What makes a book valuable? The author, subject, date, binding, distinctive illustrations, provenance, rarity, edition, printing, usefulness – or any combination of these – are all factors in determining the value of a volume. Still, above all, the book and its dust jacket must be complete and in good condition.
From modern first editions to tales of discovery, the scope for the book collector is enormous. Whatever your interest or depth of pocket, there are sure to be books that fit.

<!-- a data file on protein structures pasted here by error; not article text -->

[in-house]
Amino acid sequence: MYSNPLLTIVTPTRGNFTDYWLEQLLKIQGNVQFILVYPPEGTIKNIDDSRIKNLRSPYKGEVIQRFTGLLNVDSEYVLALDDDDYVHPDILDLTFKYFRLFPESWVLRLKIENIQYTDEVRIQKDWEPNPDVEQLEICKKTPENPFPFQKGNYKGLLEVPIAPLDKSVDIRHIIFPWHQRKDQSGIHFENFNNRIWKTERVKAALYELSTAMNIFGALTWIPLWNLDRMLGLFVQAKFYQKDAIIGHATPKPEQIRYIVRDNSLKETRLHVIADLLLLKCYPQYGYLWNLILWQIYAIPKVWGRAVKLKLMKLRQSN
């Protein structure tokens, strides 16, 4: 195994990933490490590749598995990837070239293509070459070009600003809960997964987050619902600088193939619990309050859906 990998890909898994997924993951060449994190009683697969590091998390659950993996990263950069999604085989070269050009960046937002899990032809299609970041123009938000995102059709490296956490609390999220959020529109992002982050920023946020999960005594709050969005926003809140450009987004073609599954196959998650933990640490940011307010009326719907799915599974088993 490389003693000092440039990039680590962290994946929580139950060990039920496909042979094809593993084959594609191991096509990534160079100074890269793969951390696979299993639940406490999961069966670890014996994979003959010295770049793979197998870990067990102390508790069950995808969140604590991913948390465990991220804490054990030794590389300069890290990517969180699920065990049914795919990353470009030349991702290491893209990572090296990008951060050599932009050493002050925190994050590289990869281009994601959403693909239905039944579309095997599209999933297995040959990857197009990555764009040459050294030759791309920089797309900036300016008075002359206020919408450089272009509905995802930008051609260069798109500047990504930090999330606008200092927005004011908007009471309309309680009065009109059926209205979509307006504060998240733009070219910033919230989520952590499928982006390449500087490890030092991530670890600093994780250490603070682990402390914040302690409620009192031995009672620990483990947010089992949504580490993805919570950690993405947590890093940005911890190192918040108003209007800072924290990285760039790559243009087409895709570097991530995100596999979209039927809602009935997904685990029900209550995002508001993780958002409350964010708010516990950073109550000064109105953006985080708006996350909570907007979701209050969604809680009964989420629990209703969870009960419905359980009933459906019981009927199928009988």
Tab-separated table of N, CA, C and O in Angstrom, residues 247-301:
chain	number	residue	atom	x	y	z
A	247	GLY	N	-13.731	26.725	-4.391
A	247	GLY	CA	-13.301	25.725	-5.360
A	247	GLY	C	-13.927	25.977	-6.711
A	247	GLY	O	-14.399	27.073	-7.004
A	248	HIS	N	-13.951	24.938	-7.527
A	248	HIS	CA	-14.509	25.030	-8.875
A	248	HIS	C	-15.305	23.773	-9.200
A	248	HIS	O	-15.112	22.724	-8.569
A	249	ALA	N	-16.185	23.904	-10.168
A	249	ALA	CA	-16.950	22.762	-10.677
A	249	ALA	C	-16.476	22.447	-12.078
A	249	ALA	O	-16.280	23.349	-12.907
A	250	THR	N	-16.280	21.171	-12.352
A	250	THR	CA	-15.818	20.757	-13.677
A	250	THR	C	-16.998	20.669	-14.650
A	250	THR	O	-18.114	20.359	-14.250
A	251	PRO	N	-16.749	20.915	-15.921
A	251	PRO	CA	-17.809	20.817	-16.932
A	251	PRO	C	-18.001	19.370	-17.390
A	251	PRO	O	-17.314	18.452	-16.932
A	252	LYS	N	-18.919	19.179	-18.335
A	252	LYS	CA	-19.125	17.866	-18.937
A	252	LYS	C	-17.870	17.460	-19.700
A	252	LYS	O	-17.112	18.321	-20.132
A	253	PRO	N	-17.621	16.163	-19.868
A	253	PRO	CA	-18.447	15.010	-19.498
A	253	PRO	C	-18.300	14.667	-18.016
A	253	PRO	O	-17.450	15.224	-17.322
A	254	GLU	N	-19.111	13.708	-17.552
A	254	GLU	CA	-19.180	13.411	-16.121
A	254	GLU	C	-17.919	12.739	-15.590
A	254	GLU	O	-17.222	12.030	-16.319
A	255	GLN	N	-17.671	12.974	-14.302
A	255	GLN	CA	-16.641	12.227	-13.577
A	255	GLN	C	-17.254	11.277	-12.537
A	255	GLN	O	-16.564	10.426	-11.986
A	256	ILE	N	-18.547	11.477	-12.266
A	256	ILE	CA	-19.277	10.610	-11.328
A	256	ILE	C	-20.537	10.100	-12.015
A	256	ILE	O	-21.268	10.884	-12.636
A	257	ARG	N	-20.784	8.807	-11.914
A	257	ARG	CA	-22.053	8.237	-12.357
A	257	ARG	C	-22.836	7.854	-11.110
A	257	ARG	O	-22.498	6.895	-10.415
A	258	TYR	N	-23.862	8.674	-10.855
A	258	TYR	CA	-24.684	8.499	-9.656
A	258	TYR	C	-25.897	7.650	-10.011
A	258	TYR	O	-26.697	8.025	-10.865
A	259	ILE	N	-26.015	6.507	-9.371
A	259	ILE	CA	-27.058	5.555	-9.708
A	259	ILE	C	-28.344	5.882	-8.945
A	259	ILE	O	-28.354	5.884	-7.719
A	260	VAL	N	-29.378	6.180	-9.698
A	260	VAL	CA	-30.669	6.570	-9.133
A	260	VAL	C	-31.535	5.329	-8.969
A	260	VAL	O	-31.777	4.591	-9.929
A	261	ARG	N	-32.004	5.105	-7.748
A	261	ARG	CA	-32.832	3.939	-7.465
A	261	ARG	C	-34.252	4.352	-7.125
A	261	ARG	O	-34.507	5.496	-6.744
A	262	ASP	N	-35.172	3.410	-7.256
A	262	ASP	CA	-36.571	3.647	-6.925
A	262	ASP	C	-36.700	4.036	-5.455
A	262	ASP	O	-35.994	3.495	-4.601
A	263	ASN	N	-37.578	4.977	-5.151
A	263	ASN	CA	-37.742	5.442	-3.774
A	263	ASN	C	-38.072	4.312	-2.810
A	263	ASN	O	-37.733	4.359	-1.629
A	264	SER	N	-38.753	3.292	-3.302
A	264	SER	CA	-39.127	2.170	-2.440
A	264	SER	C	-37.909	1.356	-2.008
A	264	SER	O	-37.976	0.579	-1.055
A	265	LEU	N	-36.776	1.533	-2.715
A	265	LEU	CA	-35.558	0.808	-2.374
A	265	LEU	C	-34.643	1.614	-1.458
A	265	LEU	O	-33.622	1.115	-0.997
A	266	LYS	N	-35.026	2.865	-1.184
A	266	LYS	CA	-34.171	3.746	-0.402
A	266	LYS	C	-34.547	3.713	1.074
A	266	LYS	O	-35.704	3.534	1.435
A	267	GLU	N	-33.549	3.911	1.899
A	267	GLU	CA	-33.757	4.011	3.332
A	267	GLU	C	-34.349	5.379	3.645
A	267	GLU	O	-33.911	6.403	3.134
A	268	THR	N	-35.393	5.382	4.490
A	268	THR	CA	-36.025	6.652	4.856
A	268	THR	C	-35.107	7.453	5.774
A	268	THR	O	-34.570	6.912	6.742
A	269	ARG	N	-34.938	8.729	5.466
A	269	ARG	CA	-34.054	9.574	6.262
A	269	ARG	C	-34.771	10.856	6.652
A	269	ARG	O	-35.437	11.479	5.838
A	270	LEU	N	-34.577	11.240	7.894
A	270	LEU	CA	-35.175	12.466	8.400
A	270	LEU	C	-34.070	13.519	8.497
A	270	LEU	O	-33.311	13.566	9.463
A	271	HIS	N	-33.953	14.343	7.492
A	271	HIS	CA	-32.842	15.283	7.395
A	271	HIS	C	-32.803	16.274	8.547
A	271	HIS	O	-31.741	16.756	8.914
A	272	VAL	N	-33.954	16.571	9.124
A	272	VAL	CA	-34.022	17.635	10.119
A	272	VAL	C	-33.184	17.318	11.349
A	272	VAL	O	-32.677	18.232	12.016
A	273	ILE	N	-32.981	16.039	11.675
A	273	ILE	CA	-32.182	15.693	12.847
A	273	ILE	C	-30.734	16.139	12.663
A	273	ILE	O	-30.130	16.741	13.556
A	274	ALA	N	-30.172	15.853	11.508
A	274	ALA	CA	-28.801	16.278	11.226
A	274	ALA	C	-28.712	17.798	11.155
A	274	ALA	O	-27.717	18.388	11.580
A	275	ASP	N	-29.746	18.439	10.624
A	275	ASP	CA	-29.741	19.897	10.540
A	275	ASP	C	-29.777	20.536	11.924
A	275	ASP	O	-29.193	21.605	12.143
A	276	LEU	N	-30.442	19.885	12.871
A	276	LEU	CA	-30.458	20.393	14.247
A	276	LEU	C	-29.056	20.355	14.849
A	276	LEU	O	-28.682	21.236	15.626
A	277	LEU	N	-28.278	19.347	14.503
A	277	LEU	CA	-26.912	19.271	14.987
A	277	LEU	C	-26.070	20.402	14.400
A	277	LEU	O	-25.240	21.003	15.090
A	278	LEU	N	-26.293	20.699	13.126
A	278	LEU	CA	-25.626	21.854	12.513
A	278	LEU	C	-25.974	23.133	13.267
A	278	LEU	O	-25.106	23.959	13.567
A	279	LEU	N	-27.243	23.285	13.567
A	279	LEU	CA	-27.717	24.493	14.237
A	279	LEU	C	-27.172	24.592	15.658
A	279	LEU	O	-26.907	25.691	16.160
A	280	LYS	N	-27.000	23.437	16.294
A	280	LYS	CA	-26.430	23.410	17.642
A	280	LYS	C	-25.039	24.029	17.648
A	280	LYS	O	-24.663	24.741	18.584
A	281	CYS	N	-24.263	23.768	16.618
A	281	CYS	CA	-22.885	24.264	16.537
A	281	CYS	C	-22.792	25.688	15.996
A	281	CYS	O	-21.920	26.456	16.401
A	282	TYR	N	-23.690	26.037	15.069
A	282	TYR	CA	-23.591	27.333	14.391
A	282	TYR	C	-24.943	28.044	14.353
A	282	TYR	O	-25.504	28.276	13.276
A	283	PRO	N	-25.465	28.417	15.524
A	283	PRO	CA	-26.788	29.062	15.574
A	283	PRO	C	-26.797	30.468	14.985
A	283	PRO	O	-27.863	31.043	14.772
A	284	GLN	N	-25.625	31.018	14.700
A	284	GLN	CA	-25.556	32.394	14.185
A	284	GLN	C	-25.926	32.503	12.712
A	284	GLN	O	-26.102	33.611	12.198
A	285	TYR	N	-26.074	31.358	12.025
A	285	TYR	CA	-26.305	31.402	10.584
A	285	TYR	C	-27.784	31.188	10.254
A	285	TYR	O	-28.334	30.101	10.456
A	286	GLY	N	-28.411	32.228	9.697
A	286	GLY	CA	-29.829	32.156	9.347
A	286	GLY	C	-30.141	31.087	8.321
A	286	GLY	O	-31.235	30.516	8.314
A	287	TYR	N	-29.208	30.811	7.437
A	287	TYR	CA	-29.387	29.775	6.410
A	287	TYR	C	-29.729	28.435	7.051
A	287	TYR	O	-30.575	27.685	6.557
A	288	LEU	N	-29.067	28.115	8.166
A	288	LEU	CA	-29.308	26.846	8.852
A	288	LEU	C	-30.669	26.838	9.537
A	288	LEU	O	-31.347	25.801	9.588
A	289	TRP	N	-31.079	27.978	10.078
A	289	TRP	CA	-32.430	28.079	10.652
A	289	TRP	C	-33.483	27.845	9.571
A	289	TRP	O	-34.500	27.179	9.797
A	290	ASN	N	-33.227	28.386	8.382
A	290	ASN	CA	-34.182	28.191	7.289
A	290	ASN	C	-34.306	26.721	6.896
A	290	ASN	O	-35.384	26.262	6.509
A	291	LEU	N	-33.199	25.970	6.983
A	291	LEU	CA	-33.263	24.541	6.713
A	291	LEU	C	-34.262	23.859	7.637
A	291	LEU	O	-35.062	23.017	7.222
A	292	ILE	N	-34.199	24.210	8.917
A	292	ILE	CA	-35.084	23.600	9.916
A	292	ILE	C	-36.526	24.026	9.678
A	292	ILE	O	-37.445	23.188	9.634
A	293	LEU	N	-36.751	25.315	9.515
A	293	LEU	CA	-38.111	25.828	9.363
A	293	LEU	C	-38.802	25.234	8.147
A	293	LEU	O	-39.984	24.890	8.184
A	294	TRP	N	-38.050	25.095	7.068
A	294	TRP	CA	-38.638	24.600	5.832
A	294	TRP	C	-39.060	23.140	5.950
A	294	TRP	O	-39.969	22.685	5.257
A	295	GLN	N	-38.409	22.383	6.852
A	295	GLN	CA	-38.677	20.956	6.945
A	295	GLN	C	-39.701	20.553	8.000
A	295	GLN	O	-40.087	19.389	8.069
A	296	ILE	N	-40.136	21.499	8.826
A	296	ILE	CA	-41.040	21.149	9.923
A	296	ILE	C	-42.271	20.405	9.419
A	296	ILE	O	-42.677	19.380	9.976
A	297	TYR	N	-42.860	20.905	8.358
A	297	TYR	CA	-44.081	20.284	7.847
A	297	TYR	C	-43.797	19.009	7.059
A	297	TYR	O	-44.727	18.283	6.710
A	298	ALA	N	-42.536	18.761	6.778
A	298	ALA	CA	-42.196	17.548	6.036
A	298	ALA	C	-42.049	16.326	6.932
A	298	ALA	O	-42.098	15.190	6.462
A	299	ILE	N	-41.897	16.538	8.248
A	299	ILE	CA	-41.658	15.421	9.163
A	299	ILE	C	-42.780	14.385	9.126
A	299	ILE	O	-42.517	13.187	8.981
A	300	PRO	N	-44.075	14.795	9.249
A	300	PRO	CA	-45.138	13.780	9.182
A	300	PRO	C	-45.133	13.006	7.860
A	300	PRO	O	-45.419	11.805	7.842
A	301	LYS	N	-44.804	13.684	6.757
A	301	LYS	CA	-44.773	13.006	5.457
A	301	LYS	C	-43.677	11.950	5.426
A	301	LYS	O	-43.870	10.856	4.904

Bookends differ in style and functionality, but their most important role is to keep books in the vertical position as firmly as possible. They are in everyday use in libraries, bookstores, and many homes.
The humble bookmark is an invaluable asset to the avid reader. Bookmarks have been the reader's friend for as long as there have been books. It is a convenient and safe way to remind the reader where to start reading next when he or she continues to read after a break. Bookmarks also saved valuable books from becoming “dog-eared” where the reader bends over the corner of the page as a reminder of where to start again.
Harold Curwen and his partner Oliver Simon ensured that the name of Curwen Press stood for quality, whether the job was a letterhead, trade label or Julius Meier Graefe's two-volume work on Van Gogh.